Foreign Relations of the United States: 1969-1976, V. 1: Foundations of Foreign Policy, 1969-1972
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This volume is part of a subseries of volumes of the Foreign Relations series that documents the most important issues in the foreign policy of the administration of Richard M. Nixon. The subseries will present a documentary record of major foreign policy decisions and actions of President Nixon's administration. This volume documents the intellectual assumptions underlying the foreign policy decisions made by the administration.
President Nixon had a strong interest in foreign policy and he and his assistant for National Security Affairs, Henry Kissinger managed many of the more important aspects of foreign policy from the White House. Nixon and Kissinger shared a well-defined general perception of world affairs. The editors of the volume sought to present a representative selection of documents chosen to develop the primary intellectual themes that ran through and animated the administration's foreign policy. The documents selected focus heavily upon the perspectives of Nixon and Kissinger but also include those of Secretary of State Rogers, Secretary of Defense Laird, Under Secretary of State Richardson and others.
High school students and above may be interested in this volume for research on U.S. foreign policy and the Richard Nixon administration. Additionally, political scientists, and international relations scholars may also be interested in this volume. High School, academic, and public libraries should include this primary source reference in foreign policy, social studies, and U.S. history collections.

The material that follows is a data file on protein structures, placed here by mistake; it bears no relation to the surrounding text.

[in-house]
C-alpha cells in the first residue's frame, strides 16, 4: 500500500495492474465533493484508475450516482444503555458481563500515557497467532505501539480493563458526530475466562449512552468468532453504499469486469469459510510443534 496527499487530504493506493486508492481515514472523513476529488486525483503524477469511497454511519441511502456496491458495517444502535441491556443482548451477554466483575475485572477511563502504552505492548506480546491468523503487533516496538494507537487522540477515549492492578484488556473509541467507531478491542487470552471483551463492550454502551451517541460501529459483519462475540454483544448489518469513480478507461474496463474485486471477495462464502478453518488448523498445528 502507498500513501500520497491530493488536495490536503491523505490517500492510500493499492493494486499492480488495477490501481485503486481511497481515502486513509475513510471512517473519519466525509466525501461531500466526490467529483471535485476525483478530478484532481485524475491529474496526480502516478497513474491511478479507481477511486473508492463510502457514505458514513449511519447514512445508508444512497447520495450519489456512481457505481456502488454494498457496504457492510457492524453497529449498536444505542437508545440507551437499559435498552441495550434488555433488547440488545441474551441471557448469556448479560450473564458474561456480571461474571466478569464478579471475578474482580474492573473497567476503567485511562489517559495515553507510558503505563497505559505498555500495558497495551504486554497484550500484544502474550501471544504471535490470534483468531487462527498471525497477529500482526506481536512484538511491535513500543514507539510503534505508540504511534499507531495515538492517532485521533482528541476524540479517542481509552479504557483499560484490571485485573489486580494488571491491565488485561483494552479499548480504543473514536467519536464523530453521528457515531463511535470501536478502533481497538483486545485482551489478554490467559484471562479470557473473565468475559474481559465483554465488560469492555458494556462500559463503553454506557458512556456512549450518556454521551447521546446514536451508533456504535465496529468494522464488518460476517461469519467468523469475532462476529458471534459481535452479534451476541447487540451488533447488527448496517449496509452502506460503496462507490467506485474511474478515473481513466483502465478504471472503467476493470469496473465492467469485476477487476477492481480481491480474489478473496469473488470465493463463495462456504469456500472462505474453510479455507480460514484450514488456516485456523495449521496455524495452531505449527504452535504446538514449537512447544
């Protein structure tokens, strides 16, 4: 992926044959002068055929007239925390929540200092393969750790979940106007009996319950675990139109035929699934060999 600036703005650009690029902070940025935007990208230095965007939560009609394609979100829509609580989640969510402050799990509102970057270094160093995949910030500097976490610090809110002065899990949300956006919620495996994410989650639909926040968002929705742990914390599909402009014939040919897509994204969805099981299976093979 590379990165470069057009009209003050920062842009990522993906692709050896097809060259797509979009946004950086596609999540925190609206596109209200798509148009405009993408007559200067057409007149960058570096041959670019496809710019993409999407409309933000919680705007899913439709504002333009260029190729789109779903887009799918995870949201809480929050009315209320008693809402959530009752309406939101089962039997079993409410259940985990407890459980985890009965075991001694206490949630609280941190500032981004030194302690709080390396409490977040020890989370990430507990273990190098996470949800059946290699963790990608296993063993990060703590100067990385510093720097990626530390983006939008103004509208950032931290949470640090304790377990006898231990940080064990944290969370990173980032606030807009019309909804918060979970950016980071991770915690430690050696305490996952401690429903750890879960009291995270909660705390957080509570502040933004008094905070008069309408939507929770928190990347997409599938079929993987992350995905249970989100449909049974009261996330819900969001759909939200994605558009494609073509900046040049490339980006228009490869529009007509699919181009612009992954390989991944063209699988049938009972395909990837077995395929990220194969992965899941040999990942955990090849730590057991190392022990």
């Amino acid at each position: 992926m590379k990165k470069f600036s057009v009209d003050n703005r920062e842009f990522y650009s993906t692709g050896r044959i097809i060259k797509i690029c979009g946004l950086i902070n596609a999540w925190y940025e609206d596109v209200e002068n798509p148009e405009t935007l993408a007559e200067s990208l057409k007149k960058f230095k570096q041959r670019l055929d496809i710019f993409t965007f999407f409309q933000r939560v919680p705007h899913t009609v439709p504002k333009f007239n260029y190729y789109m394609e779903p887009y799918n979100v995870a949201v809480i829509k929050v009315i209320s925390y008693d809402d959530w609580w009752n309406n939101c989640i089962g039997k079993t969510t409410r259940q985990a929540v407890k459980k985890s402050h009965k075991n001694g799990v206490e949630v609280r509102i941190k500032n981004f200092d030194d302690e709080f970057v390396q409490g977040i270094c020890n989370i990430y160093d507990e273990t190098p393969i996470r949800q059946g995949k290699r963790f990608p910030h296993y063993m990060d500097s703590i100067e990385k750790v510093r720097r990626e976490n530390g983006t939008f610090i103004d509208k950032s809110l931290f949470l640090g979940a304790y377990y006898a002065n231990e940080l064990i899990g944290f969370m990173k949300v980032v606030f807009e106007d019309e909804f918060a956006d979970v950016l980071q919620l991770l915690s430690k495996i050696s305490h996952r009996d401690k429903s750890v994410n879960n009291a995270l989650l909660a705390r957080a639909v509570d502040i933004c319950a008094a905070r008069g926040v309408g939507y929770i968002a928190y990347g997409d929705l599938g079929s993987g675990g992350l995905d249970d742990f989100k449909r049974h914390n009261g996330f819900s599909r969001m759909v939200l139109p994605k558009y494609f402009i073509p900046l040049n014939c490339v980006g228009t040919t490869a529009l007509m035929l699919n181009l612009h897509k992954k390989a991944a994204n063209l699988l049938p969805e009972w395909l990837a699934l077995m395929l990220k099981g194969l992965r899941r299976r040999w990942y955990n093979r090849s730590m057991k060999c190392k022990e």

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... Algeria and Guinea when their leaders never missed a chance to condemn the United States in world forums had the effect of discouraging our friends , confusing the neutrals and bringing contempt from our enemies .
One of the effects of the rapidity of change in the world today is that there can no longer be static stability ; there can only be dynamic stability . A nation or society that fails to keep pace with ...
The deployment was based on purely military considerations ; it did not take into account the possibility that our troops might have to support a negotiation — the timing of which we had , in effect , left to the opponent .
... in effect , unilateral American guarantees . At best , they provide a legal basis for bilateral U.S. aid . The case is different with NATO . Here we are united with countries of similar traditions and domestic structures .
This would have much effect and a lot of dust would be stirred up but he did not believe that the overall results would be bad . The Prime Minister queried on this but the General agreed with him . “ The President said that he had ...